Born in Lacon, Illinois on March 15, 1903, Thompson Marsh moved to Denver with his family in 1912 on account of his father's asthma. He received his BA (1924) and his JD (1927) from the University of Denver. He then received his LLM from Northwestern(1931), and his JSD from Yale (1935).
Professor Marsh was one of the most colorful and respected faculty members in the history of the University of Denver College of Law. He started at the University of Denver law school as the youngest professor in the country and retired 60 years later as the oldest. And on his retirement, he said, "I think I did just what I wanted to all my life."
Thompson's legal specialties and areas of emphasis at the University of Denver law school included property and mining law, future interests, legal philosophy, Hohfeldian analysis, and analytical jurisprudence.
He was demanding of himself and his students. His techniques sharpened student's analytical skills, and included the now infamous red, green, blue and black "technicolor" method of case analysis. He earned the recognition of his colleagues (1964 University Lecturer), the alumni (1978 Law Alumni Award, 1984 Evans Award), and the students (seven-time recipient of the Outstanding Faculty Award).
Other awards he received included: the Charles W. Delaney, Jr., Professor of Law award, 1971, Thompson G. Marsh Chair, 1978, Doctorate of Humane Letters Honorary Degree, University of Denver College of Law, 1987, Award of Merit, Colorado Bar Association, 1985, and Professor Emeritus, 1987.
Dean Emeritus Daniel S. Hoffman was quoted in his memorial: "Thompson above all thought disciplined thinking."
The New York Times, in reporting his death in 1992, emphasized that his classes influenced at least 4,000 lawyers who have practiced in and around the Denver area.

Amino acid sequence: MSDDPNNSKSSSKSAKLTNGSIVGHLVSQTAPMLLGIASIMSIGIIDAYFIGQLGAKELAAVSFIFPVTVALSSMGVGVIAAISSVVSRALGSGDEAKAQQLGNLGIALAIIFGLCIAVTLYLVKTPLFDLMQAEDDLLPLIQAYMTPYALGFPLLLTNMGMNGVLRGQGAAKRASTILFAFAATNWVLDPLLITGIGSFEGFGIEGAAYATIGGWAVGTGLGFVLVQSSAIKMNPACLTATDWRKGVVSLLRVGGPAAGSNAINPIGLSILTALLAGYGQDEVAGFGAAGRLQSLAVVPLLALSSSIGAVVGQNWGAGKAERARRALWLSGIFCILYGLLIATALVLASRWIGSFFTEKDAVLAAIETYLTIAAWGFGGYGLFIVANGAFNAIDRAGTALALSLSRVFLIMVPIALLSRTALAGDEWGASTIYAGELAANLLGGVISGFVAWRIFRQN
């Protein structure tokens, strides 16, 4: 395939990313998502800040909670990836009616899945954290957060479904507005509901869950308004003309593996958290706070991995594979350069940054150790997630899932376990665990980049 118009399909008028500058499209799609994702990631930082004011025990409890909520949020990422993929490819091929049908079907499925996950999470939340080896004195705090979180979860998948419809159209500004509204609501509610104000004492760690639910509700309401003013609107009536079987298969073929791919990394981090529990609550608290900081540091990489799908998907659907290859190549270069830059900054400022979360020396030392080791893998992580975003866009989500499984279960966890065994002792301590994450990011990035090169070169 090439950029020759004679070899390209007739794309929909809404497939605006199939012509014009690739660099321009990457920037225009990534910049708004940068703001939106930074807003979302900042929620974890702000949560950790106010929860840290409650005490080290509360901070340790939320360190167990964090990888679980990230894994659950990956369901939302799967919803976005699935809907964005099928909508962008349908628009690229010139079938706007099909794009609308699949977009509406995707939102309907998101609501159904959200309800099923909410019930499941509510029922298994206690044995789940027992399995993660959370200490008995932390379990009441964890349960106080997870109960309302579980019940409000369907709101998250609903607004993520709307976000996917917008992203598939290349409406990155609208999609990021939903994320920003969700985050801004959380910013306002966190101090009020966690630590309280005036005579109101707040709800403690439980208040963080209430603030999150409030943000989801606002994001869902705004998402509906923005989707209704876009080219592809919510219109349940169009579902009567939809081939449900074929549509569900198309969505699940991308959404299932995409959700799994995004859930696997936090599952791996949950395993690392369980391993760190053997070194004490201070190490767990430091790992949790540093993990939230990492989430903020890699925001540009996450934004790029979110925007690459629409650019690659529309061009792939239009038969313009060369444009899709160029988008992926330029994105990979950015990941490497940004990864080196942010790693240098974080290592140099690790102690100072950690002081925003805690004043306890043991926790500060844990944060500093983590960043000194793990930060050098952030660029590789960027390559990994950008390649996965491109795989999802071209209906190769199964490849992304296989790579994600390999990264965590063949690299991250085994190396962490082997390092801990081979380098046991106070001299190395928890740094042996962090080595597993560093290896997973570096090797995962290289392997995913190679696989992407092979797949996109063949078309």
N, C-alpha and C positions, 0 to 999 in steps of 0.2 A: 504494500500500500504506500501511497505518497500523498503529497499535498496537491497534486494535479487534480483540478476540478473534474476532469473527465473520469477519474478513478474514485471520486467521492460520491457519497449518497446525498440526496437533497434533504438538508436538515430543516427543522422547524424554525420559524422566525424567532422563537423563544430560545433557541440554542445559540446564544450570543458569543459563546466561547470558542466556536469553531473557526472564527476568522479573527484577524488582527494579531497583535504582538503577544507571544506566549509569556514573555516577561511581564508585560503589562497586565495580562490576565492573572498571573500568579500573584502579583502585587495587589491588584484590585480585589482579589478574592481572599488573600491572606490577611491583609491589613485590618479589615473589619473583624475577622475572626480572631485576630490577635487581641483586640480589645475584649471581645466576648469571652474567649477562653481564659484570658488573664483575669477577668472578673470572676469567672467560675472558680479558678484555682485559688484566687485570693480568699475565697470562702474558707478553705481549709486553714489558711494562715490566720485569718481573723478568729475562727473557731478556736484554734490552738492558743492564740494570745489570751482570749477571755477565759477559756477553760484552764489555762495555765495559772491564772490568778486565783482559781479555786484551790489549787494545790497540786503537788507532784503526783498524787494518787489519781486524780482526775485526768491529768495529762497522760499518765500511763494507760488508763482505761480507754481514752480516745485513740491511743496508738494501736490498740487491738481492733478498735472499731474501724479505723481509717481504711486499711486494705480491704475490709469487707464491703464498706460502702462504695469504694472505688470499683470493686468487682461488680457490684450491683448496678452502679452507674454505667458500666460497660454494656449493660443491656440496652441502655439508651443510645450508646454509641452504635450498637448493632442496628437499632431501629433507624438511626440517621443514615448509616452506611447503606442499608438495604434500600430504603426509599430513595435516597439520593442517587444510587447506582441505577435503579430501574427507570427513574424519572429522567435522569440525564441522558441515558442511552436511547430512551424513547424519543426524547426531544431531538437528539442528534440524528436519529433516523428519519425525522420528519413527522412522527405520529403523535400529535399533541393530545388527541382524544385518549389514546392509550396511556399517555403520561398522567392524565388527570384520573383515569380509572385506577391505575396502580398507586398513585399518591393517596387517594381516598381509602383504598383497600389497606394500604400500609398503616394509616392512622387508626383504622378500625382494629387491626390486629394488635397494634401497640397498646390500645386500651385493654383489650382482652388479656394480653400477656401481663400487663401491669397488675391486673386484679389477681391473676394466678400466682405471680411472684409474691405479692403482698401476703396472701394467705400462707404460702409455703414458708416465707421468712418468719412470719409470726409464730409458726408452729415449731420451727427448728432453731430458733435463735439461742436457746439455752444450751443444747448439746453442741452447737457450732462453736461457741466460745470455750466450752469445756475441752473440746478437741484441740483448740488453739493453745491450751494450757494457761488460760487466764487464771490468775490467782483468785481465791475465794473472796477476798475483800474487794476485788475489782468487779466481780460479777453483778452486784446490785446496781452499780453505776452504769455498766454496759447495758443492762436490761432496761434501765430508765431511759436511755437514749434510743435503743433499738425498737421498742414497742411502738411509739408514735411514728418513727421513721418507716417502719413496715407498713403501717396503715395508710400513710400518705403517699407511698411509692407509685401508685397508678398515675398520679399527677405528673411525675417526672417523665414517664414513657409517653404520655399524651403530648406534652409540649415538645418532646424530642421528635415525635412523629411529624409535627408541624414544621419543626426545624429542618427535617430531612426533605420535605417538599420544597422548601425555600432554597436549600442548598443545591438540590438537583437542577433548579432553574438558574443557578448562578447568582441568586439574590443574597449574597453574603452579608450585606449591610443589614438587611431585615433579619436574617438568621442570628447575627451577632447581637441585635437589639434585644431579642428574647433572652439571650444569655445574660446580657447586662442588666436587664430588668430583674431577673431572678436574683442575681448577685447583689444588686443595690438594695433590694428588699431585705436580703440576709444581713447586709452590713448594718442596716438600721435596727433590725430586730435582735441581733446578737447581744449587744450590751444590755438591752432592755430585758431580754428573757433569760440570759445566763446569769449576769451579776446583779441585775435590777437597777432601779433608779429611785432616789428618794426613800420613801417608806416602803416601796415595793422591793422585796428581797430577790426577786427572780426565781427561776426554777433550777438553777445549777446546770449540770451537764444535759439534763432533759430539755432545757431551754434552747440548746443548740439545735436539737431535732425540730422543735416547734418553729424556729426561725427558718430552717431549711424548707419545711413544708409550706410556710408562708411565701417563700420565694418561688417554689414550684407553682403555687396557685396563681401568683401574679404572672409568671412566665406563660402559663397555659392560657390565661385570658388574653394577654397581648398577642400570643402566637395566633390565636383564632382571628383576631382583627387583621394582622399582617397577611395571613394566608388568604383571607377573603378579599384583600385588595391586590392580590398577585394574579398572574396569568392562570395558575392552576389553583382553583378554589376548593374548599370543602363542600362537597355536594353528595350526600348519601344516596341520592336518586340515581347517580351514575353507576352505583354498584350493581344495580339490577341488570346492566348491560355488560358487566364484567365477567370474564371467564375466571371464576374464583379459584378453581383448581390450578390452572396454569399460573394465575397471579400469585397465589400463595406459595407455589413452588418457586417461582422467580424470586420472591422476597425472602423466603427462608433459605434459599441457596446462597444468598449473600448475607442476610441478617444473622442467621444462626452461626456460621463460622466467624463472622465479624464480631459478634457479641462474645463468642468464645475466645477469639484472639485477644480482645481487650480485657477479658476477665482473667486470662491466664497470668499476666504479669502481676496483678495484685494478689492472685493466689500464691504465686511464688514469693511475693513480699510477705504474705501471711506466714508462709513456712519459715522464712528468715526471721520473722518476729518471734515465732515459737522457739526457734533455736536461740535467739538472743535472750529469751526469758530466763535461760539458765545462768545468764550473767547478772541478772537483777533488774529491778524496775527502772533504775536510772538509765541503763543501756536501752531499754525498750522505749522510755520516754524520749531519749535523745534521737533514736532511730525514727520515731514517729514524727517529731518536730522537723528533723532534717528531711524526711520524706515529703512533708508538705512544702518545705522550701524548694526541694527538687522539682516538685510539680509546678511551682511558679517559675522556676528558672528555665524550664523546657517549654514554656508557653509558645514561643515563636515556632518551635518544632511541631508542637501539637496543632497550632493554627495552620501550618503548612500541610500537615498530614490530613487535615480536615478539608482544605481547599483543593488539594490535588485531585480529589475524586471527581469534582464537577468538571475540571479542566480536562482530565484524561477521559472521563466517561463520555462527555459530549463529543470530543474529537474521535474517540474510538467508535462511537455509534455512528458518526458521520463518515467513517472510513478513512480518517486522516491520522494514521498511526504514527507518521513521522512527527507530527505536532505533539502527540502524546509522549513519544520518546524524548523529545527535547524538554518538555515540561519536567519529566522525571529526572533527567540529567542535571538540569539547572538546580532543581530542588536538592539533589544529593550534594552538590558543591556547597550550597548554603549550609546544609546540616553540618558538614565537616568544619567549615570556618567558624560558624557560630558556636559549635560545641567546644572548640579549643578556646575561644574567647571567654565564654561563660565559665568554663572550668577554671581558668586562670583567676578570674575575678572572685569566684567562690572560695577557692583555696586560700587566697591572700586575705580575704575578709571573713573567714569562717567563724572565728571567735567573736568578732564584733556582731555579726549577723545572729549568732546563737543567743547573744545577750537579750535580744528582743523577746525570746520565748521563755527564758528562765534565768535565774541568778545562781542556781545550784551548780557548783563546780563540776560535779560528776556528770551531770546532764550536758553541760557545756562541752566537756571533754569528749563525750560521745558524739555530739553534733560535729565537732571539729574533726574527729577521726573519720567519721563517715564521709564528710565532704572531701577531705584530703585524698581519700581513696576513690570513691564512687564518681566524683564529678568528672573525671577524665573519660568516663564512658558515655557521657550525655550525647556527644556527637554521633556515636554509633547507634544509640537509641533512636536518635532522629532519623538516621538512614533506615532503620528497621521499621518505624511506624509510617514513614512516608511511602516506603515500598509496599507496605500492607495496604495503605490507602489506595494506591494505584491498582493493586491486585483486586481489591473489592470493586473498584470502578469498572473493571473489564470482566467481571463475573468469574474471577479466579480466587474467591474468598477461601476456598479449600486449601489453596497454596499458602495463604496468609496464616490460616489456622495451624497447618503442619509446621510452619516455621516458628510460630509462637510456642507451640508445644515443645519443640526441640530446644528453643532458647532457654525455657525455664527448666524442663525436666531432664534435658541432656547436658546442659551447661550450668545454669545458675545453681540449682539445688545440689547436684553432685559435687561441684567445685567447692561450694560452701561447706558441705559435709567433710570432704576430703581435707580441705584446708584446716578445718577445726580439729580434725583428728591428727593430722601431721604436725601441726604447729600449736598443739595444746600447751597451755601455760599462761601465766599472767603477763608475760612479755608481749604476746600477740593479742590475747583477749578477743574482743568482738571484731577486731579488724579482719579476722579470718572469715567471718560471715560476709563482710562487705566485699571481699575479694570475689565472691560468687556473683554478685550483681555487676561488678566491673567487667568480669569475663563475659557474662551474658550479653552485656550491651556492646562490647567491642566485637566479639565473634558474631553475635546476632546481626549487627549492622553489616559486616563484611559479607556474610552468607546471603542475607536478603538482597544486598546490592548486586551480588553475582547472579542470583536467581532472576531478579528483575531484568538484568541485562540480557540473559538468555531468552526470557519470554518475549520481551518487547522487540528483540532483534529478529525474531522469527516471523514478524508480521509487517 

Although he loved teaching law, Thompson Marsh also found time to fill his life with many other interests. He was an expert bird-watcher, having a life-list of over 800 species. He was ranked first in Colorado and within the top 20 nationally, and was known to travel long distances on short notice to view a species he hadn't seen yet.
In addition to being an avid bird-watcher, Thompson Marsh had a love for mountaineering. In the course of his lifetime, he and his wife Susan climbed all 54 of Colorado's fourteen thousand foot peaks. He climbed his first fourteener, Mount Evans, before there was a road giving a clear way up it.
Thompson was also an amateur cellist and a lover of music. He and his wife, who played viola for years in the Denver Symphony Orchestra, formed a family chamber music group composed of the elder Marshes and their four daughters.
He also had a love of figure skating, which he often practiced with his wife on his backyard ice-rink.
He and his wife Susan were married in 1935, and they had four daughters, Nancy, Alice, Lucy, and Mary